Metacognition and Learning
Metacognition is the process of thinking about one’s thinking. Experts do this intuitively as they consider ideas, approaches and crosschecks in solving a problem, but students need to learn how to do this. As a teacher, walking through your thinking about an example, as well as the steps of the new technique, models expert metacognition and offers additional value across the range of student abilities and backgrounds.
Teaching using metacognition steps:
- Planning: Outline a solution approach so students can follow the big picture flow of solving the problem rather than getting lost in the detailed steps.
- Implementing: Use subheadings to label the chunks of the solution such as: applying boundary conditions, integrating over the time the force is applied, applying a mass balance, applying equilibrium conditions, refining client needs, estimating an answer, etc. Use the terminology of the field in subheadings to highlight the structure of the solution.
- Reflecting: Go back over how the planning led to the subheadings in the solution process. Then describe your thought process in testing the solution.
IF you put this structure into your examples and homework answer sheets, it will help students internalize the big picture approaches to solving the problems in your course. Even if it feels repetitious to you, the structure helps students follow new material and develop more field specific, expert problem-solving strategies.
Reinforce this higher-level thinking by adding an extra part to some problems leading students to reflect on the solution. For example, ask “what if this changed” or “how do you know this technique can be applied”, or “what does your answer imply for xxxx”, or “does your answer meet the problem constraints or physical boundary conditions”, or “how would this scale if you had more data”, etc... Or ask students to go back and label the parts of the solution similar to how you do in lecture. The goal is to get the students to pause and think for a few minutes about and assess the problem and solution, as an expert would intuitively do, rather than just hurry on to the task. This helps them remember the ideas as well as increases their ability to apply those ideas in a new situation outside of class, or maybe even on an exam.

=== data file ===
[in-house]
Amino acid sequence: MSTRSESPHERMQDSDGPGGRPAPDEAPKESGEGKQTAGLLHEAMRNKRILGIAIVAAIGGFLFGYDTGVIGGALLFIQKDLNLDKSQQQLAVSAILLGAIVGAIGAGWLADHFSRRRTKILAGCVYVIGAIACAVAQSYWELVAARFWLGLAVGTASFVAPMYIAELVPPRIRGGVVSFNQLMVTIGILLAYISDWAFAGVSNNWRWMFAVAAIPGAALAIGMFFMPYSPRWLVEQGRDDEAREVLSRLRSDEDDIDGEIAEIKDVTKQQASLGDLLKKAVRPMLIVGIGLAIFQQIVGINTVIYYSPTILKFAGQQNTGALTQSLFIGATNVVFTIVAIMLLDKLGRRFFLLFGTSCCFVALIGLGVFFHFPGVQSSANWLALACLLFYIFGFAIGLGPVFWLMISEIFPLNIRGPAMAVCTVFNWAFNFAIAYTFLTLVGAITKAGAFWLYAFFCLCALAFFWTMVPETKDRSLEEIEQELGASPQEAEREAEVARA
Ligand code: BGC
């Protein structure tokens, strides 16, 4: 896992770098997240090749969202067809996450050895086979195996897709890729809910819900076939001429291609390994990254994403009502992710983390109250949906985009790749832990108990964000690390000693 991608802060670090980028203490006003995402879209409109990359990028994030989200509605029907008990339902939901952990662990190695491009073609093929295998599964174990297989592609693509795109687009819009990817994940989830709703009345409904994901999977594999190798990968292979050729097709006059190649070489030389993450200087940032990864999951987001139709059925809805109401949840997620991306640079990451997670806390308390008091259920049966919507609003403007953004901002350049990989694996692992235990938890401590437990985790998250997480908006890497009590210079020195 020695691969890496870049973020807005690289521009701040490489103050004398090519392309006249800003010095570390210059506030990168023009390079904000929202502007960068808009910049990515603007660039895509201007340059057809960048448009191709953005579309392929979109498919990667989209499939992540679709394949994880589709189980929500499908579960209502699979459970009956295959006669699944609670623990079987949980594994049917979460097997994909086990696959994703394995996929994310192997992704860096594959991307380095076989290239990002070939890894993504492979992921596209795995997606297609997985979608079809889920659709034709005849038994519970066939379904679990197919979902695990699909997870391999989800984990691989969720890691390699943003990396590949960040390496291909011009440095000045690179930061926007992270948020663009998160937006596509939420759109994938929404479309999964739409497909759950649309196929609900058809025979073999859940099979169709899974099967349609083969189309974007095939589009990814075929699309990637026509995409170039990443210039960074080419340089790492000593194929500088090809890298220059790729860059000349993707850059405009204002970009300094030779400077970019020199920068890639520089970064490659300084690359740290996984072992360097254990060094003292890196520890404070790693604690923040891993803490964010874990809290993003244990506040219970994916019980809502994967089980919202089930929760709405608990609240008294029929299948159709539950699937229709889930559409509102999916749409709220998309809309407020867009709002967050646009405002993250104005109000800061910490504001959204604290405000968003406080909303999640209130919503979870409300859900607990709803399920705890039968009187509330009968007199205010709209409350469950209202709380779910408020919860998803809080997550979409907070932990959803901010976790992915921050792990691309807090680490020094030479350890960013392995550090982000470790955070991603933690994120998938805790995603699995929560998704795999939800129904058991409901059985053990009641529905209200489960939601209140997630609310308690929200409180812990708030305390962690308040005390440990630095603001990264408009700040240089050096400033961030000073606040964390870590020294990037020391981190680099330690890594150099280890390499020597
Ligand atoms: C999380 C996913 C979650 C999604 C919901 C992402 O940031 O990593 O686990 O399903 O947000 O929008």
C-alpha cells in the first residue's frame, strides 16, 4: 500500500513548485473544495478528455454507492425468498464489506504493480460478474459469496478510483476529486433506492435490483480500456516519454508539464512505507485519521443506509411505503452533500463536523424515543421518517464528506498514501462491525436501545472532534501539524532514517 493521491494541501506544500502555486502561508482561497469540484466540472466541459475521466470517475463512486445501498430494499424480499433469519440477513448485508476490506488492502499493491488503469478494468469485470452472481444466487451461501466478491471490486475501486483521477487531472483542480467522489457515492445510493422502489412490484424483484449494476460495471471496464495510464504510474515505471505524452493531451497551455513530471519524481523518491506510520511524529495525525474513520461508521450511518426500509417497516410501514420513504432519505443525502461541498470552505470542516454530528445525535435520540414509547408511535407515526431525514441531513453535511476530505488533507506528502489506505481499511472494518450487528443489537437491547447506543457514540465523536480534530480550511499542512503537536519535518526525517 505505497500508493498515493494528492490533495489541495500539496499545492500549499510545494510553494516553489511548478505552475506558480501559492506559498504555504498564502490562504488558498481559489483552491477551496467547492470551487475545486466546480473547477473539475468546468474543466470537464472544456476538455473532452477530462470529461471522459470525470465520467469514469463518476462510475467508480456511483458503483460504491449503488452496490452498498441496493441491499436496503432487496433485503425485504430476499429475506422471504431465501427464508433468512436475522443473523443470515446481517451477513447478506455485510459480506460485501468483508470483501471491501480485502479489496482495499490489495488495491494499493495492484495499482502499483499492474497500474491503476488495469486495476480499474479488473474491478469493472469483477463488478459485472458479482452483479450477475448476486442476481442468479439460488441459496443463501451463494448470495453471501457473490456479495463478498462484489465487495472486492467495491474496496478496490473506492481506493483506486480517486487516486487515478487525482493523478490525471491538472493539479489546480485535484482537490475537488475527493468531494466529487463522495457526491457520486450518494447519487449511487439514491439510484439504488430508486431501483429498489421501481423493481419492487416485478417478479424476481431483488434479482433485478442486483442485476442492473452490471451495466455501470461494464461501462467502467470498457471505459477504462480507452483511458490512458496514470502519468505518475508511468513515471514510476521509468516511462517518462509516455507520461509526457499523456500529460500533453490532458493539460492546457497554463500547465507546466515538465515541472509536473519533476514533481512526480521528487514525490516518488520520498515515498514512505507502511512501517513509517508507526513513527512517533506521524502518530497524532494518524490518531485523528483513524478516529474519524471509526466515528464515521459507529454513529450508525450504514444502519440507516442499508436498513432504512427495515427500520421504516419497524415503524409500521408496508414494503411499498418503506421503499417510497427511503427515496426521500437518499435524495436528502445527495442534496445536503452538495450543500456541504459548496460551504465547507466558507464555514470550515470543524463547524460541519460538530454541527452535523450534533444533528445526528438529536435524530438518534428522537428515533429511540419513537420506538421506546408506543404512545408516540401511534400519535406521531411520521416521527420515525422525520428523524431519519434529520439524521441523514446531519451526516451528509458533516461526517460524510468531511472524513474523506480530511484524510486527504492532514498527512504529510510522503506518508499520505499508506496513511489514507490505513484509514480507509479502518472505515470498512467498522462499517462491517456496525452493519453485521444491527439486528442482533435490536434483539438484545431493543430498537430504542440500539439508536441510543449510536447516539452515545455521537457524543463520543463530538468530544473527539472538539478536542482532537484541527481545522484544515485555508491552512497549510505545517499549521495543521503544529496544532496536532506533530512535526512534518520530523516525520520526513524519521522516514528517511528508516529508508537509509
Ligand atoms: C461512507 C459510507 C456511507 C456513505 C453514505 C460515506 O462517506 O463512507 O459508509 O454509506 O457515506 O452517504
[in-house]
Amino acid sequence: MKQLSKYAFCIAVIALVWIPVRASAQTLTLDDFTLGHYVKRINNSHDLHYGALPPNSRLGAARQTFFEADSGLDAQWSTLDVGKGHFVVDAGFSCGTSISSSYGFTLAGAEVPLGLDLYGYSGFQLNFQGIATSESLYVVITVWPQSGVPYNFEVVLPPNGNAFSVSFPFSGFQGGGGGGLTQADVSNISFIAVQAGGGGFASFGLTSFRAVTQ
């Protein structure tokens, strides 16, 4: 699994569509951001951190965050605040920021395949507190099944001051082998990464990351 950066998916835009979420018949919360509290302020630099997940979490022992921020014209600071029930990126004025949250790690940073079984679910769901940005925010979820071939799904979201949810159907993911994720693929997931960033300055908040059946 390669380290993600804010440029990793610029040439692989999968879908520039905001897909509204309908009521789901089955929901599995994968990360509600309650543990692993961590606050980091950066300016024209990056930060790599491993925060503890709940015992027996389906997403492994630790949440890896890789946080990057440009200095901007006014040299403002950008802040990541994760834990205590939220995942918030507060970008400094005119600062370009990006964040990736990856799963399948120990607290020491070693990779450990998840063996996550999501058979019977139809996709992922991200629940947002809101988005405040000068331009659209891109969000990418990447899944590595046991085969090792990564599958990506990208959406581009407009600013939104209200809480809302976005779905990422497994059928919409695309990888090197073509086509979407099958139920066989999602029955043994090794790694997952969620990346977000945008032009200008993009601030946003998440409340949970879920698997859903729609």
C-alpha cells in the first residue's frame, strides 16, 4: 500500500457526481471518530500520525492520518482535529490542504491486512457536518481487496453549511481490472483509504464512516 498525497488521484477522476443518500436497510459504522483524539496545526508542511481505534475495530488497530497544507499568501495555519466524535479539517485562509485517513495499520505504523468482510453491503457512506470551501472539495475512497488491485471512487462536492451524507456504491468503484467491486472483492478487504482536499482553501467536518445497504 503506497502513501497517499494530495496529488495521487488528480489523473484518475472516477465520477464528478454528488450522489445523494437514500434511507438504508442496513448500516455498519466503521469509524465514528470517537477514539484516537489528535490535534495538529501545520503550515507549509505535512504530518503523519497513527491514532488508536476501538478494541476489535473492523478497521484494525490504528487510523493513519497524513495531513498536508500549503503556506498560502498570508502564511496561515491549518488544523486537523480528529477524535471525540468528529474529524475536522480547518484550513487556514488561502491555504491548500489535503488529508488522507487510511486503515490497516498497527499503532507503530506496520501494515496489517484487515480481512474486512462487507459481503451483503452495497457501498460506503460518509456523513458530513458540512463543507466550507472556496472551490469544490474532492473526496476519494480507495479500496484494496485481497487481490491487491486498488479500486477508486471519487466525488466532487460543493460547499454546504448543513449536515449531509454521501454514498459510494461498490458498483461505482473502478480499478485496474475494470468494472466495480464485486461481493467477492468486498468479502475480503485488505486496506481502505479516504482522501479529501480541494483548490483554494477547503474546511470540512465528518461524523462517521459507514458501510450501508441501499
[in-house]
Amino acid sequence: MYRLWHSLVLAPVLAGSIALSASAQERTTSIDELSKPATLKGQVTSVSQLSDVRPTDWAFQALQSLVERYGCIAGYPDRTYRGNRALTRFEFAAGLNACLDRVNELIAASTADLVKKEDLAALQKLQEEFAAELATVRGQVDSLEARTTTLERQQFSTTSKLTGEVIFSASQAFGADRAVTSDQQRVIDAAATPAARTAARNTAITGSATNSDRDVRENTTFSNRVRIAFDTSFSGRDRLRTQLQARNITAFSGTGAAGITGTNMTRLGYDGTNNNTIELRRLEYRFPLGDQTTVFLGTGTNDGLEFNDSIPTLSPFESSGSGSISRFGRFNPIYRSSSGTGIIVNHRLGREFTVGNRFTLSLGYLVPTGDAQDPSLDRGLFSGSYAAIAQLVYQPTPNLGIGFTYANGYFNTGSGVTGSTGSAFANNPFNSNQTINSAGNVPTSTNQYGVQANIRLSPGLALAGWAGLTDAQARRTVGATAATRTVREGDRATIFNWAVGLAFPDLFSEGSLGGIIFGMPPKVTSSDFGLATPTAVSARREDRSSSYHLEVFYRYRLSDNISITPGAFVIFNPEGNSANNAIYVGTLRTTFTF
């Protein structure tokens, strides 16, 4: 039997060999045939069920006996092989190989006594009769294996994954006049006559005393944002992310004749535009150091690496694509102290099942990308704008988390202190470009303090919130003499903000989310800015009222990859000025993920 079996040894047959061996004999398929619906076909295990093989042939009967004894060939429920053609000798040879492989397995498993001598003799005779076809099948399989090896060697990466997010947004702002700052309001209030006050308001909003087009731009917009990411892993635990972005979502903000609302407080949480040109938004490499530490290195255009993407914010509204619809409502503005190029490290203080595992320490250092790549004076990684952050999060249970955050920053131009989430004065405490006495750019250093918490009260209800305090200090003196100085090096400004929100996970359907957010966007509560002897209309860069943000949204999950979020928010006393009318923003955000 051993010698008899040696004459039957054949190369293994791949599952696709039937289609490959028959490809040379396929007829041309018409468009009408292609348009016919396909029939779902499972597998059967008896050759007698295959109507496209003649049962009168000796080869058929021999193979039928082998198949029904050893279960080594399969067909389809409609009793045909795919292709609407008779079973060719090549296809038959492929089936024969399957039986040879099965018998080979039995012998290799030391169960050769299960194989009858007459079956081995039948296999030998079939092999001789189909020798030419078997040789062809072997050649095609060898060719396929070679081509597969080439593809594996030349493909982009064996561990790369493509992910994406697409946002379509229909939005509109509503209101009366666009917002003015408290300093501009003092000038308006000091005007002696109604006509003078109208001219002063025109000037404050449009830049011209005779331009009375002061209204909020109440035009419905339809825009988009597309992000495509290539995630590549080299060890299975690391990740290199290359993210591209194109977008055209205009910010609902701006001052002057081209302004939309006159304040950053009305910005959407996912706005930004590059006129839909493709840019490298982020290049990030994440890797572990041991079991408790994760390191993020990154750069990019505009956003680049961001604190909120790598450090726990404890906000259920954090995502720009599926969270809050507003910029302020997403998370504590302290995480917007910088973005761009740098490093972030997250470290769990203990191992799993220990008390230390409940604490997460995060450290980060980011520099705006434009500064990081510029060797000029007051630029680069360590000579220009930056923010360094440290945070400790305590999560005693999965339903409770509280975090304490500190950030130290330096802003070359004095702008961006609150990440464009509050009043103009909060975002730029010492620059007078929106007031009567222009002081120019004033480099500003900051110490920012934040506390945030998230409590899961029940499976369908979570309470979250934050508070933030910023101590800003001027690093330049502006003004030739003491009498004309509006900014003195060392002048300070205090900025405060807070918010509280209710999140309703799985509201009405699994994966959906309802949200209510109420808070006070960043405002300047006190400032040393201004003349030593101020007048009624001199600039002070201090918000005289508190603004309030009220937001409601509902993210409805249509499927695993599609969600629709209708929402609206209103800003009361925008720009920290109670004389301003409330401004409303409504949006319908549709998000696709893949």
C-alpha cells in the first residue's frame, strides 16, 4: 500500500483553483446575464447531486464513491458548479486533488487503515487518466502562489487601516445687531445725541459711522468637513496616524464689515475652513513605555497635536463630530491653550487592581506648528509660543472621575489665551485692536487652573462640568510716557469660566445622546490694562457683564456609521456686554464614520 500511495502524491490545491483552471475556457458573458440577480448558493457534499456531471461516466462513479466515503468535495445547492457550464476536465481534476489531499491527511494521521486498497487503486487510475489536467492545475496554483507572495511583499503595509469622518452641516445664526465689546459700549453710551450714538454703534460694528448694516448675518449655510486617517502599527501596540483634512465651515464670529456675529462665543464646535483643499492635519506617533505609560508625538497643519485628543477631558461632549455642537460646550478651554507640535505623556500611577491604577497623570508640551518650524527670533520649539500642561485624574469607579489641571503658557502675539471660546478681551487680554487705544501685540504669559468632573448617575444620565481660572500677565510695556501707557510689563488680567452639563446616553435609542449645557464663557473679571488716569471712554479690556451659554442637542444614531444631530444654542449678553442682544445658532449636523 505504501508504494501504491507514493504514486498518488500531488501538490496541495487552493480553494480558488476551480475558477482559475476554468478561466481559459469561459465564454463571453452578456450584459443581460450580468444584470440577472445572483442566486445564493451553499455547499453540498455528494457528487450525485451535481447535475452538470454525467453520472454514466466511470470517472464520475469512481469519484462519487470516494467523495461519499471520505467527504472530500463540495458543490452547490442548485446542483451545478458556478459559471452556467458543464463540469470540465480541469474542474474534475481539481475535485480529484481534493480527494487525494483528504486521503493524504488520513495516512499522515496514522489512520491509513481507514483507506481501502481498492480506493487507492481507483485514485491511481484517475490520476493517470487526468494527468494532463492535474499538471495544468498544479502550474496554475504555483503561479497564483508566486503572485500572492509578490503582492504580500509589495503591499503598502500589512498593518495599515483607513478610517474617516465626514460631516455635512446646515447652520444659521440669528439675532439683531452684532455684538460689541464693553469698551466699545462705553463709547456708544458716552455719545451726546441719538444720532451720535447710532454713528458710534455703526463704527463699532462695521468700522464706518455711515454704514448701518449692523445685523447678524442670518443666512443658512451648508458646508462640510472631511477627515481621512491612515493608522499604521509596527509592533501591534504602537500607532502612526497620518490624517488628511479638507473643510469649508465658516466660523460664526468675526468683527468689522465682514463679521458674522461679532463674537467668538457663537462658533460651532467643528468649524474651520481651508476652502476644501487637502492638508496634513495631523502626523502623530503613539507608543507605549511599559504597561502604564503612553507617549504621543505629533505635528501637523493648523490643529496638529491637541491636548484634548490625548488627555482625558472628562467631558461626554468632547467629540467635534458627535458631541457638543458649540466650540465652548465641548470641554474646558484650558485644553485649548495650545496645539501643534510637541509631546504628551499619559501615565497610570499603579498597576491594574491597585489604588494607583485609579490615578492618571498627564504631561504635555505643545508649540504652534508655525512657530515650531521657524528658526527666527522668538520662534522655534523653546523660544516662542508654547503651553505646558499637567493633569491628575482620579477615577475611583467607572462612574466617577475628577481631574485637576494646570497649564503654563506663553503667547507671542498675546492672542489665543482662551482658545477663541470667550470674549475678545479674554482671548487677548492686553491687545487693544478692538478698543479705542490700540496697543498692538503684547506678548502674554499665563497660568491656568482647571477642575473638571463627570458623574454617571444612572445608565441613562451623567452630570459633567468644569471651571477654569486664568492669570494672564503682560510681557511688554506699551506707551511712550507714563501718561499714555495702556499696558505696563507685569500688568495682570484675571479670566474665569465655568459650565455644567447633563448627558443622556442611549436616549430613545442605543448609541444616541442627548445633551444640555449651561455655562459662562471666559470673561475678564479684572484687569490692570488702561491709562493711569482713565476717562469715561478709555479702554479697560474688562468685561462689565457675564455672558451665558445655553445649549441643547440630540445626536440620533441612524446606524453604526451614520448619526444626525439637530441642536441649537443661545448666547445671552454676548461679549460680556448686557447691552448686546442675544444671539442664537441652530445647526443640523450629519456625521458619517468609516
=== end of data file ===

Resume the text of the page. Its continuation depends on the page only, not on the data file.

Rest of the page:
When students start asking about the exam, suggest they review and compare the flow of the problems and the decisions made as well as practice the details. Ideally, they will better understand the bigger picture approaches and new problems on the exam, or on the job, won’t be as intimidating.